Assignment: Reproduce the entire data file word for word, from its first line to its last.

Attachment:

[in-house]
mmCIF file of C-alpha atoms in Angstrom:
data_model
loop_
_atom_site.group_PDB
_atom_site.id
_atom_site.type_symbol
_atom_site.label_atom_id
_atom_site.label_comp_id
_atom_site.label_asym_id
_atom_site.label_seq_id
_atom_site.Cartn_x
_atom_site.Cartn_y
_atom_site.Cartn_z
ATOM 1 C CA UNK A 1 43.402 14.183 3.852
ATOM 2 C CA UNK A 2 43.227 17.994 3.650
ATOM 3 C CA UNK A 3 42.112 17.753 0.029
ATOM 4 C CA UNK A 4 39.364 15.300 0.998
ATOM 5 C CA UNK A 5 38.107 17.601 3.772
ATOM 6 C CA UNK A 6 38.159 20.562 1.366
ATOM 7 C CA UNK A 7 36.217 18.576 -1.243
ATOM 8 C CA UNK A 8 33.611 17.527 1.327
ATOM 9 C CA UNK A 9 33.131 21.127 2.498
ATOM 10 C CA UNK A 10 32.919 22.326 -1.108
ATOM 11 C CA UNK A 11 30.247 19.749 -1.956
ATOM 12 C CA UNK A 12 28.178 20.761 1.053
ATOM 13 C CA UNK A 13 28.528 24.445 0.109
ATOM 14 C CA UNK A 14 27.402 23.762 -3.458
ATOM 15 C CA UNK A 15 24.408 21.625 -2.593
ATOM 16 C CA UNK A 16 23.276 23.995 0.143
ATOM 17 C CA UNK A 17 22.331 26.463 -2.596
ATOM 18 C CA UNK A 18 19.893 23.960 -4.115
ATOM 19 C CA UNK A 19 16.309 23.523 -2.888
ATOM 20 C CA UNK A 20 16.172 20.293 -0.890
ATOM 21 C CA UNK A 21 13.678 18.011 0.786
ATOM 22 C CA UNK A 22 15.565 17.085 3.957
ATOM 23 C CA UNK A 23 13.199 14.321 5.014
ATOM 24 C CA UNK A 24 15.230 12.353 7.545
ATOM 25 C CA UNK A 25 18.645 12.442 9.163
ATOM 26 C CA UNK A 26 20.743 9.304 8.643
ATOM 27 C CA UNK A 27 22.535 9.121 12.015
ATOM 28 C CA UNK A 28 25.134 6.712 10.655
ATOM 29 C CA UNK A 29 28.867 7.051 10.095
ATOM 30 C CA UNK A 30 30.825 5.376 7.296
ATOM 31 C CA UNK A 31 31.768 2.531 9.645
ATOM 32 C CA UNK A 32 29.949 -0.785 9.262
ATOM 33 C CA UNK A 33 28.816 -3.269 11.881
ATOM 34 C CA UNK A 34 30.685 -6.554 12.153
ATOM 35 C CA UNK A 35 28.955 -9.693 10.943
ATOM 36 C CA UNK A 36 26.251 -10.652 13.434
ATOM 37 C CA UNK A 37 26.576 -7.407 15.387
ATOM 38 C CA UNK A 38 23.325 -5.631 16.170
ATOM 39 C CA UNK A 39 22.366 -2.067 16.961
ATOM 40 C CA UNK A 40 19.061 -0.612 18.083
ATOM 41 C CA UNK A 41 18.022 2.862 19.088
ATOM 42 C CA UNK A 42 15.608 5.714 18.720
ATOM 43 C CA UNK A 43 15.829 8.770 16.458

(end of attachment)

[in-house]
mmCIF file of C-alpha atoms in Angstrom:
data_model
loop_
_atom_site.group_PDB
_atom_site.id
_atom_site.type_symbol
_atom_site.label_atom_id
_atom_site.label_comp_id
_atom_site.label_asym_id
_atom_site.label_seq_id
_atom_site.Cartn_x
_atom_site.Cartn_y
_atom_site.Cartn_z
ATOM 1 C CA UNK A 1 43.402 14.183 3.852
ATOM 2 C CA UNK A 2 43.227 17.994 3.650
ATOM 3 C CA UNK A 3 42.112 17.753 0.029
ATOM 4 C CA UNK A 4 39.364 15.300 0.998
ATOM 5 C CA UNK A 5 38.107 17.601 3.772
ATOM 6 C CA UNK A 6 38.159 20.562 1.366
ATOM 7 C CA UNK A 7 36.217 18.576 -1.243
ATOM 8 C CA UNK A 8 33.611 17.527 1.327
ATOM 9 C CA UNK A 9 33.131 21.127 2.498
ATOM 10 C CA UNK A 10 32.919 22.326 -1.108
ATOM 11 C CA UNK A 11 30.247 19.749 -1.956
ATOM 12 C CA UNK A 12 28.178 20.761 1.053
ATOM 13 C CA UNK A 13 28.528 24.445 0.109
ATOM 14 C CA UNK A 14 27.402 23.762 -3.458
ATOM 15 C CA UNK A 15 24.408 21.625 -2.593
ATOM 16 C CA UNK A 16 23.276 23.995 0.143
ATOM 17 C CA UNK A 17 22.331 26.463 -2.596
ATOM 18 C CA UNK A 18 19.893 23.960 -4.115
ATOM 19 C CA UNK A 19 16.309 23.523 -2.888
ATOM 20 C CA UNK A 20 16.172 20.293 -0.890
ATOM 21 C CA UNK A 21 13.678 18.011 0.786
ATOM 22 C CA UNK A 22 15.565 17.085 3.957
ATOM 23 C CA UNK A 23 13.199 14.321 5.014
ATOM 24 C CA UNK A 24 15.230 12.353 7.545
ATOM 25 C CA UNK A 25 18.645 12.442 9.163
ATOM 26 C CA UNK A 26 20.743 9.304 8.643
ATOM 27 C CA UNK A 27 22.535 9.121 12.015
ATOM 28 C CA UNK A 28 25.134 6.712 10.655
ATOM 29 C CA UNK A 29 28.867 7.051 10.095
ATOM 30 C CA UNK A 30 30.825 5.376 7.296
ATOM 31 C CA UNK A 31 31.768 2.531 9.645
ATOM 32 C CA UNK A 32 29.949 -0.785 9.262
ATOM 33 C CA UNK A 33 28.816 -3.269 11.881
ATOM 34 C CA UNK A 34 30.685 -6.554 12.153
ATOM 35 C CA UNK A 35 28.955 -9.693 10.943
ATOM 36 C CA UNK A 36 26.251 -10.652 13.434
ATOM 37 C CA UNK A 37 26.576 -7.407 15.387
ATOM 38 C CA UNK A 38 23.325 -5.631 16.170
ATOM 39 C CA UNK A 39 22.366 -2.067 16.961
ATOM 40 C CA UNK A 40 19.061 -0.612 18.083
ATOM 41 C CA UNK A 41 18.022 2.862 19.088
ATOM 42 C CA UNK A 42 15.608 5.714 18.720
ATOM 43 C CA UNK A 43 15.829 8.770 16.458